Support for LAist comes from
We Explain L.A.
Stay Connected

Share This


Hungry? Here's An Exhibit For You To Nosh On

A pair of deli workers wearing aprons and white hats stand behind a counter, surrounded by classic deli dishes, with bright signs behind them showing the menu
Manny’s Delicatessen in Chicago.
(Alamy Stock Photo
Courtesy of the Skirball Cultural Center)
Before you
Dear reader, we're asking you to help us keep local news available for all. Your tax-deductible financial support keeps our stories free to read, instead of hidden behind paywalls. We believe when reliable local reporting is widely available, the entire community benefits. Thank you for investing in your neighborhood.
A black and white photo of Vienna Beef workers inspecting sausages at the Chicago factory. Sausages are hanging in rows everywhere around them
Vienna Beef workers inspect sausages at the Chicago factory.
Vienna Beef museum/Courtesy of the Skirball Cultural Center)

When Skirball Cultural Centercurator Laura Mart thinks of the Jewish deli, it’s not the food, but the sounds, that come to mind:

“You walk in, and there are people coughing, eating, scraping plates, taking their orders, laughing, chatting,” she said. “Many people say it’s their home away from home.”

It’s that hustle and bustle that Mart and co-curator Cate Thurston sought to capture in “I’ll Have what She’s Having,”an exhibit exploring the Jewish American experience through the lens of the Jewish deli.

Support for LAist comes from

The show traces how the deli evolved from a specialty shop for immigrants into a national institution, bringing deli culture to life with food displays and mid-century memorabilia including menus, matchbooks and bright neon signs. The exhibit also touches on the deli’s role as a community space: Mart says for many Holocaust survivors who rebuilt their lives in the U.S., delicatessens provided a livelihood, a purpose and a place to gather.

It’s the theme of immigration that runs through the exhibit — Thurston says the exhibit is not only for show, it makes an argument for deli food as a “uniquely North American cuisine,” a fusion born of Eastern Europeans encountering new cultures in the U.S.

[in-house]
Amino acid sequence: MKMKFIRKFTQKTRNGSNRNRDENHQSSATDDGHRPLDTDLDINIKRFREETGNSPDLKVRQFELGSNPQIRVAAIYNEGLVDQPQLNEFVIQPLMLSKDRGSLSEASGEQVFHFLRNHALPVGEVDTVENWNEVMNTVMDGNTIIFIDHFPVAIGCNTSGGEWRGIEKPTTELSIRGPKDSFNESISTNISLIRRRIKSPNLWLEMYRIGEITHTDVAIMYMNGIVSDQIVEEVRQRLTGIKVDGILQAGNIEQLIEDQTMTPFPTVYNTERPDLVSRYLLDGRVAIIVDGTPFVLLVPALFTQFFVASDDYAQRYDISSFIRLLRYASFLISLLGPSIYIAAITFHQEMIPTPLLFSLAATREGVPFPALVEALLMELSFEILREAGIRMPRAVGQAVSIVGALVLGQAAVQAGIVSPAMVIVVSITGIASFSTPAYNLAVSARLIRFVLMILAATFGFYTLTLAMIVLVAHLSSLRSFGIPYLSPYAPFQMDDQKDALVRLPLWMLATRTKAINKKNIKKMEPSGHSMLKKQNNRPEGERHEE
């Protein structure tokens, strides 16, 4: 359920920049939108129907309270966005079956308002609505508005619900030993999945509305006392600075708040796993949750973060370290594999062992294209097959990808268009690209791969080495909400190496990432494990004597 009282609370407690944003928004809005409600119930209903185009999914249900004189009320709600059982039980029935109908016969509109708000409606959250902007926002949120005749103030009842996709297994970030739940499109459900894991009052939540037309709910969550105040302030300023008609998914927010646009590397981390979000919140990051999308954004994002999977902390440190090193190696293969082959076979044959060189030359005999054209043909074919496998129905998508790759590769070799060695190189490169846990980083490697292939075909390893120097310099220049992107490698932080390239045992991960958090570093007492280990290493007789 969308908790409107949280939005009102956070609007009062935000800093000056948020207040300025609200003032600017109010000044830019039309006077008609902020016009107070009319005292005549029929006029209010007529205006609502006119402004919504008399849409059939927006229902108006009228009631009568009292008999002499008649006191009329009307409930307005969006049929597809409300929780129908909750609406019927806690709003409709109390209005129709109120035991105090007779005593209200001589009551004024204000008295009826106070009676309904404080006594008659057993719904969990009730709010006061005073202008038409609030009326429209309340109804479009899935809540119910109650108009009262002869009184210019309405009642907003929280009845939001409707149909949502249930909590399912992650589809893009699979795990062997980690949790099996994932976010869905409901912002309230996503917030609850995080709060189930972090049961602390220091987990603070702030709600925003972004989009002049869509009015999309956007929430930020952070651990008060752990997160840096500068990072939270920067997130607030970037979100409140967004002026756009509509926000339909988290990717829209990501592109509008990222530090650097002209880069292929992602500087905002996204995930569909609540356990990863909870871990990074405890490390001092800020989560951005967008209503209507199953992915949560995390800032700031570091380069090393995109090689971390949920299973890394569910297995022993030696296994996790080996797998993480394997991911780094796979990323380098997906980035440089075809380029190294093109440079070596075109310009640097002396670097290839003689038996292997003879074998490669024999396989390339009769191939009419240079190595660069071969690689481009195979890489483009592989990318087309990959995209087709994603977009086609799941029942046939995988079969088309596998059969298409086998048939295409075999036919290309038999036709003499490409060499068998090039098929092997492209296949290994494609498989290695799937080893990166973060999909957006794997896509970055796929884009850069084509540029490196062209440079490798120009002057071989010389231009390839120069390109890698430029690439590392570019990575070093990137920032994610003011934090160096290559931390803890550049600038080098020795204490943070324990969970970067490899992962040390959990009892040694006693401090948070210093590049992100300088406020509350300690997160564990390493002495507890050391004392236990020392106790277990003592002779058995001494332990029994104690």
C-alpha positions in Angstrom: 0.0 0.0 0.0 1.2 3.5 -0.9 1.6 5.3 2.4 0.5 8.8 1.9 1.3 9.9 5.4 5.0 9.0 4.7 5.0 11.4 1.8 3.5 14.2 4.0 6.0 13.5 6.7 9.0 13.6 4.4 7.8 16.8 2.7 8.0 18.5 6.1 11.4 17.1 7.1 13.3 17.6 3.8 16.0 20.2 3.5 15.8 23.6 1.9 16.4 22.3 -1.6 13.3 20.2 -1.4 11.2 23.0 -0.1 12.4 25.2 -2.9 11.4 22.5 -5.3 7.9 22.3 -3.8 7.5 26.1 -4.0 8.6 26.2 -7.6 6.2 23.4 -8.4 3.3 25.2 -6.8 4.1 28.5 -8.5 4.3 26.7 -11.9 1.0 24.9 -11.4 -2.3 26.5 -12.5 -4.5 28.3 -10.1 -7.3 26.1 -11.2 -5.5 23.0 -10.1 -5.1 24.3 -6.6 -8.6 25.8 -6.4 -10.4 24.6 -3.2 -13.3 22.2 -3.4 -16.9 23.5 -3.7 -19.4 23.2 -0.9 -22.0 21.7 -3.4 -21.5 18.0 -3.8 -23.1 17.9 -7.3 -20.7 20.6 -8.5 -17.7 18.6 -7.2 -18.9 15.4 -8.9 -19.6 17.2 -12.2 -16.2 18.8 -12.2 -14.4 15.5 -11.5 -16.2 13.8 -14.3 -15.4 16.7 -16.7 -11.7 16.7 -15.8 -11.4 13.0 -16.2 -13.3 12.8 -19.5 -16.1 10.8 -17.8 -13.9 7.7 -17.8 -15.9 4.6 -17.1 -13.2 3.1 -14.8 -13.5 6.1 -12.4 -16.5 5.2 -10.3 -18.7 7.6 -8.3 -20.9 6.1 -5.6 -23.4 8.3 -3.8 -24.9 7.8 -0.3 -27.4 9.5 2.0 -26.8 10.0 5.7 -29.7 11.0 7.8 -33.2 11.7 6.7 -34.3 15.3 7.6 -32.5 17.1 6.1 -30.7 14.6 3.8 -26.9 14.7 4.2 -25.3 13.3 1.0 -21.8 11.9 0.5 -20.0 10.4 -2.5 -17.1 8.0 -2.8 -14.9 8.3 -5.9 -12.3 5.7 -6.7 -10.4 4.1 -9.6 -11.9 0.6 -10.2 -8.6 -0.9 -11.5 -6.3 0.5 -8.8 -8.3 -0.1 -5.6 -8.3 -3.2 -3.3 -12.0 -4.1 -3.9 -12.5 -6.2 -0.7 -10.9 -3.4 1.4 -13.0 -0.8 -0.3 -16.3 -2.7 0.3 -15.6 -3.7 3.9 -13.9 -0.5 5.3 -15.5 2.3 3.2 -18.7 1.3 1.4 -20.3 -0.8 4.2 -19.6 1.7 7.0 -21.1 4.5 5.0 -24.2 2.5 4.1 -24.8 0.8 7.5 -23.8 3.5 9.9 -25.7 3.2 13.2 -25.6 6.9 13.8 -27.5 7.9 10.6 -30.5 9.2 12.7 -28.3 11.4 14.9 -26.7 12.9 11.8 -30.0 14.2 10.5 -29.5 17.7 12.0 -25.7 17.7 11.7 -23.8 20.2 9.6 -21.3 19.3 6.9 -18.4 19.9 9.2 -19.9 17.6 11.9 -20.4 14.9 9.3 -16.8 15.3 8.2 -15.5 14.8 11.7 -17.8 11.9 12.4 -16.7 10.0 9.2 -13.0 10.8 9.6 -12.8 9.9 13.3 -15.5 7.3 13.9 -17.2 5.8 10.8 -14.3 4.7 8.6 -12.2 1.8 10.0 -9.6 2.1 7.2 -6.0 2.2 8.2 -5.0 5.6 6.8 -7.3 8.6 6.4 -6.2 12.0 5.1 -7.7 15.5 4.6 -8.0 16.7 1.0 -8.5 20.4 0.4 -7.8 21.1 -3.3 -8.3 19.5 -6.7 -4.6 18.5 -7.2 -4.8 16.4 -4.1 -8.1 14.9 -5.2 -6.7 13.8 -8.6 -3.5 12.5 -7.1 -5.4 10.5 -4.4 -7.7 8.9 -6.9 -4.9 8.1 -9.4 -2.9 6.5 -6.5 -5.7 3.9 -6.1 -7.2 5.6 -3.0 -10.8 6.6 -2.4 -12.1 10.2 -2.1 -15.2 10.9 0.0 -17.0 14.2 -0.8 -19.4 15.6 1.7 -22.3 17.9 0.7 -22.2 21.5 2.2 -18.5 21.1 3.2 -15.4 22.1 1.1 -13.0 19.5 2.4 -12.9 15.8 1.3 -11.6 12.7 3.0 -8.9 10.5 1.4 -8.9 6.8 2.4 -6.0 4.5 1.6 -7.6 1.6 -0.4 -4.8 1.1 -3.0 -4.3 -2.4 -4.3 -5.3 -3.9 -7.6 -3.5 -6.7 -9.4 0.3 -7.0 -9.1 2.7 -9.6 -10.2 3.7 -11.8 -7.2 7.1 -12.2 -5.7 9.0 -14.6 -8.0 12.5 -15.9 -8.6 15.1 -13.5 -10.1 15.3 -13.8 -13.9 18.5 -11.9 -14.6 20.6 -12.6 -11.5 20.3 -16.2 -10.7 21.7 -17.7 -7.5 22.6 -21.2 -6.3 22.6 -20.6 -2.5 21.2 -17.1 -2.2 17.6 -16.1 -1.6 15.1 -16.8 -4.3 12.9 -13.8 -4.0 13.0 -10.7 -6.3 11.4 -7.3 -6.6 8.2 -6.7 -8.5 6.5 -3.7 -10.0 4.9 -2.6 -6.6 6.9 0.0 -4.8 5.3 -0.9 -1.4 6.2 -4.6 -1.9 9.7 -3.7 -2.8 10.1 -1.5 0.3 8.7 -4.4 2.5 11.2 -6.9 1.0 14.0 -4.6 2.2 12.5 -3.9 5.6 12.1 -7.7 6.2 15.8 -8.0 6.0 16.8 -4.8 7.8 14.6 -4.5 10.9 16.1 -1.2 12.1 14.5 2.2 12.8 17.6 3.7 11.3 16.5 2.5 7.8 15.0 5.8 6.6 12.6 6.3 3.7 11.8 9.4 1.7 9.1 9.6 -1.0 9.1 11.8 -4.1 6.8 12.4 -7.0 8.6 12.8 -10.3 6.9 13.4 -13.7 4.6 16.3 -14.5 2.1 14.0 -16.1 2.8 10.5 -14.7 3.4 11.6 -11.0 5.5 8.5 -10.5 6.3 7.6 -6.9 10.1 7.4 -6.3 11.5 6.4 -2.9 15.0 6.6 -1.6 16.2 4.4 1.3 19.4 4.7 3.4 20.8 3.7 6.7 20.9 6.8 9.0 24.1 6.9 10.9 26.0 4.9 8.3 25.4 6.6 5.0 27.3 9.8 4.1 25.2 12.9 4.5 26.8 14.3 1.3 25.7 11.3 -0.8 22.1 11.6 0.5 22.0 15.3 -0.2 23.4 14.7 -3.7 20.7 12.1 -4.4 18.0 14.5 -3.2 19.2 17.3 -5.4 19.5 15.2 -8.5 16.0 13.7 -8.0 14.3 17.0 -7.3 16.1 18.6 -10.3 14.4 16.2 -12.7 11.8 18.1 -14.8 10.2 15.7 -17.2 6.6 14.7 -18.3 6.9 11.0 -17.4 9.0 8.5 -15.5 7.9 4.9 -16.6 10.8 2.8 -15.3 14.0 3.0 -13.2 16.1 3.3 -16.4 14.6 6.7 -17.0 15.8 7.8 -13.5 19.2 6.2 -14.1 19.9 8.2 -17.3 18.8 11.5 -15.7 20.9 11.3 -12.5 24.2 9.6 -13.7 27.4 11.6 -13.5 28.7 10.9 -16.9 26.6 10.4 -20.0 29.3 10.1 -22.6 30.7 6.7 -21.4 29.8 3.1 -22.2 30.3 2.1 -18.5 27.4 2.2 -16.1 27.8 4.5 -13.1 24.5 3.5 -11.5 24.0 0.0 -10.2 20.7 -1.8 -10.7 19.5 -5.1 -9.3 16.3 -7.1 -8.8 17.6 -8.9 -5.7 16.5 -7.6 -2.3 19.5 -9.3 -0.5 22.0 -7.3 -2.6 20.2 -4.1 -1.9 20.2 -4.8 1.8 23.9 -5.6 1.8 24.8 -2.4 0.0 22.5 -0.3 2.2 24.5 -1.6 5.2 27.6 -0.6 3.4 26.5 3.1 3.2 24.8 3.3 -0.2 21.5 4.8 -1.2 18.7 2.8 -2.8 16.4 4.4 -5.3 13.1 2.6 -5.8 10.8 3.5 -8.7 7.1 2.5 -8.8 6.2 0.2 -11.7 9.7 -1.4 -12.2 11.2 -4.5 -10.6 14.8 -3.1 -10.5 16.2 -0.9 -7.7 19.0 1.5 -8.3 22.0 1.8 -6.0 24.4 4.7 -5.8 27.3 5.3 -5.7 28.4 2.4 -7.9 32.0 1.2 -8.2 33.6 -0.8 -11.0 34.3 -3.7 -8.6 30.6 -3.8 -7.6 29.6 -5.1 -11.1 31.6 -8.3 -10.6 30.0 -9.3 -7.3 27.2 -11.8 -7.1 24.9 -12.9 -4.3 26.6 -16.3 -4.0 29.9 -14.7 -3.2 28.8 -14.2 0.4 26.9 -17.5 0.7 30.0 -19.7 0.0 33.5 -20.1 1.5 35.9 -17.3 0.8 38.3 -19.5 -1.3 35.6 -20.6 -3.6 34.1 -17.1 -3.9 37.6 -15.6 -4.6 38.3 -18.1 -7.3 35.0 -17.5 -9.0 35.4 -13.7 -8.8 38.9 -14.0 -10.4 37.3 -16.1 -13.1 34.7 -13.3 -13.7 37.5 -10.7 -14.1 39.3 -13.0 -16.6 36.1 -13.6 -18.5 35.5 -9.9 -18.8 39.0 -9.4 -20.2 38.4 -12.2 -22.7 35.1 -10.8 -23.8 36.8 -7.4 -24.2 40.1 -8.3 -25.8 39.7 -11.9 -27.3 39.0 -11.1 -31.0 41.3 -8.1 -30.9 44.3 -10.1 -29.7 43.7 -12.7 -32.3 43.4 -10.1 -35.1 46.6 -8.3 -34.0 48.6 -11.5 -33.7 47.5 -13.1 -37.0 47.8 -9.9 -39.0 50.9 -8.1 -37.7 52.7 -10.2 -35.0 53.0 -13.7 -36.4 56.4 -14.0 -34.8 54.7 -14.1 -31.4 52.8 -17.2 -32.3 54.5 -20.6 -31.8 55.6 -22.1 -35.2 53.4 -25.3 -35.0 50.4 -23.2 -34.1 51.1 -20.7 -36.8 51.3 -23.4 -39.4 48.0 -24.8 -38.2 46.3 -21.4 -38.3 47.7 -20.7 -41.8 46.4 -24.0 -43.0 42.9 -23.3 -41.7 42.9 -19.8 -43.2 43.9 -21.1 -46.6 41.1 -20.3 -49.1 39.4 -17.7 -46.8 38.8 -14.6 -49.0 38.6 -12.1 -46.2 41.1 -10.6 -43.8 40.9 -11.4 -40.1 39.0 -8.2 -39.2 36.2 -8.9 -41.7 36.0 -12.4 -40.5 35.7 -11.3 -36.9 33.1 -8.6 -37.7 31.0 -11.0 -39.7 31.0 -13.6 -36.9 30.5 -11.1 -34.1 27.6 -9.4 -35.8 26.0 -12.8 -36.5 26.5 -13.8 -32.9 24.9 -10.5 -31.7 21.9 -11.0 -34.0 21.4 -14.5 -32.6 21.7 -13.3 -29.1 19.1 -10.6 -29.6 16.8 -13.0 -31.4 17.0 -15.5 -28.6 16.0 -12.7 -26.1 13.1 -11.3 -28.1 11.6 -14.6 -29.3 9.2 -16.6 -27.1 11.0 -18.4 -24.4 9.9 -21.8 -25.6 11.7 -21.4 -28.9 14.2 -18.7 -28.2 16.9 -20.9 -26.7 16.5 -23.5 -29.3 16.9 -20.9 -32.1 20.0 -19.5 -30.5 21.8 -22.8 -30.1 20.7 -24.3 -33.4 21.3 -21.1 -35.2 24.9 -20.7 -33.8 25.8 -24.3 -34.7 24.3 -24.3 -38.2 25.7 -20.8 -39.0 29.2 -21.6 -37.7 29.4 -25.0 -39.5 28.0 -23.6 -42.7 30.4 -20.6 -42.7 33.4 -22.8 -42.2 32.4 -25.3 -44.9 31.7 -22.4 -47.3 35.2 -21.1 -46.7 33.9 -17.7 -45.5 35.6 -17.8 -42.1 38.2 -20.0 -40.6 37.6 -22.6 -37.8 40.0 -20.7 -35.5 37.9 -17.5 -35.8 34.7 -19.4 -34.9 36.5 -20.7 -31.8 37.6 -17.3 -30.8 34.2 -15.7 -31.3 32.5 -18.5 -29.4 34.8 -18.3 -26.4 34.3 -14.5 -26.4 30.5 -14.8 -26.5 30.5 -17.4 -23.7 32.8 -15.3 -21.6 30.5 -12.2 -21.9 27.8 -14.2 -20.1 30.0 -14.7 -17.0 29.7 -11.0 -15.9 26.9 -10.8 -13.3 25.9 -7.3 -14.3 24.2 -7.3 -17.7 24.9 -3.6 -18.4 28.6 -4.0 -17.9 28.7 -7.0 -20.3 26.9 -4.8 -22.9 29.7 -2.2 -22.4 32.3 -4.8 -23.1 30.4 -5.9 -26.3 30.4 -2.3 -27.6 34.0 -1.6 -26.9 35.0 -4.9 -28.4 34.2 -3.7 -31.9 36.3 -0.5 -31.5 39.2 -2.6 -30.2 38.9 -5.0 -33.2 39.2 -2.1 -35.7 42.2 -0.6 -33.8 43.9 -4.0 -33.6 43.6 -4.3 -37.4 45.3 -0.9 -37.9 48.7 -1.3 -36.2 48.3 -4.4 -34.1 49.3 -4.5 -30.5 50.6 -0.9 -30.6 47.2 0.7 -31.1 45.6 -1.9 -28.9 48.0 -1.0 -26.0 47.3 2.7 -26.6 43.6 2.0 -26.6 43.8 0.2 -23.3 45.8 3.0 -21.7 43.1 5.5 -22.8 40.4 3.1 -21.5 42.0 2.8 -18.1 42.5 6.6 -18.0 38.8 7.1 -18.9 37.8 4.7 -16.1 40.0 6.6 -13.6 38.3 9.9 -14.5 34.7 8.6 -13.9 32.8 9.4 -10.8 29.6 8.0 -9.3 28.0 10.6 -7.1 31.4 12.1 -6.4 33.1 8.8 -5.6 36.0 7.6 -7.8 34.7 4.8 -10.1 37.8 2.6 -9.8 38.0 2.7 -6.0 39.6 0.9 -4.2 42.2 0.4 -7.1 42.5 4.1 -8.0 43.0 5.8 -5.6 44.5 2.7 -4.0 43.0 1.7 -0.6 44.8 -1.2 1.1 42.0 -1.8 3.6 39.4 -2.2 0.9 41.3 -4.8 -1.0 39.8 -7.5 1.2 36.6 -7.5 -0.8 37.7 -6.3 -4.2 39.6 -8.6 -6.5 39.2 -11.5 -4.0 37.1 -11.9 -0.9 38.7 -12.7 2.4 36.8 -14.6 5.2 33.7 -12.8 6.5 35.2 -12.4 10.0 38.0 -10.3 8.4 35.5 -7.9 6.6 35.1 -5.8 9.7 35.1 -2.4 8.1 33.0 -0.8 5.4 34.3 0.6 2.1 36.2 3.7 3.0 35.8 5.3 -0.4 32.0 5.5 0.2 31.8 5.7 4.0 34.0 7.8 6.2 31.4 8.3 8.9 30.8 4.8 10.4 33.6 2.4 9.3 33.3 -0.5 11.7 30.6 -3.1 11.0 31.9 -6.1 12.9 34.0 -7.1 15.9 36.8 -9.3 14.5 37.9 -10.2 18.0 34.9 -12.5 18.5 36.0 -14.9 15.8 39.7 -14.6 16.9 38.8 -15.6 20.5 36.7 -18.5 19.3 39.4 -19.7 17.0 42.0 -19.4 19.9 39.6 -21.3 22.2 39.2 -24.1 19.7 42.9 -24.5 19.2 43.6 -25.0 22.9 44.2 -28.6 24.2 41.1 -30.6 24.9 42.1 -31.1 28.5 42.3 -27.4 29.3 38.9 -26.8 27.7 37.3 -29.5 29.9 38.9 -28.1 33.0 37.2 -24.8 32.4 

Members of Guns N' Roses sitting at a Canter's Deli booth.
Members of Guns N' Roses sitting at a Canter's Deli booth.
(Skirball Cultural Center)

Mart says this is reflected in the regional variations of delis. “You can find rice and beans on deli menus in the Southwest, and health food options in California,” she said.

No two delis are exactly alike, and menu variations can be as granular as matzo ball size — some delis serve up smaller balls, while others go large. Mart says part of the fun was learning about the stories behind the recipes, like the reason for the giant matzo balls at L.A.’s own Canters Delicatessen on Fairfax:

“The person whose duty it was to make the matzah balls in the kitchen was developing arthritis in her hands,” said Mart. “As it progressed, she couldn't make them smaller, she just kept making them bigger and bigger, so you end up with these enormous softball-sized matzah balls.”

A man and a woman working behind the counter at a deli.
Harry and Rena Drexler at North Hollywood's Drexler's Deli.
(Courtesy of Skirball Cultural Center)

The deli has not only influenced American palettes, it’s also made its way into pop culture. The exhibit features a clip reel of deli moments on film from Seinfeld to Mad Men, including the exhibit’s namesake scene — yes that scene — from When Harry Met Sally.

Thurston says these deli moments in movies and TV shows reflect the “landscape of feelings” the deli evokes.

Support for LAist comes from

“The deli is so many different things,” said Thurston, “So I think if somebody has a reaction to it, where they find it alluring and sexy, that's the deli for them. The deli could be a place where they go with their grandmother, and it's none of those things, right?”

The exhibit continues through early September.

What questions do you have about Southern California?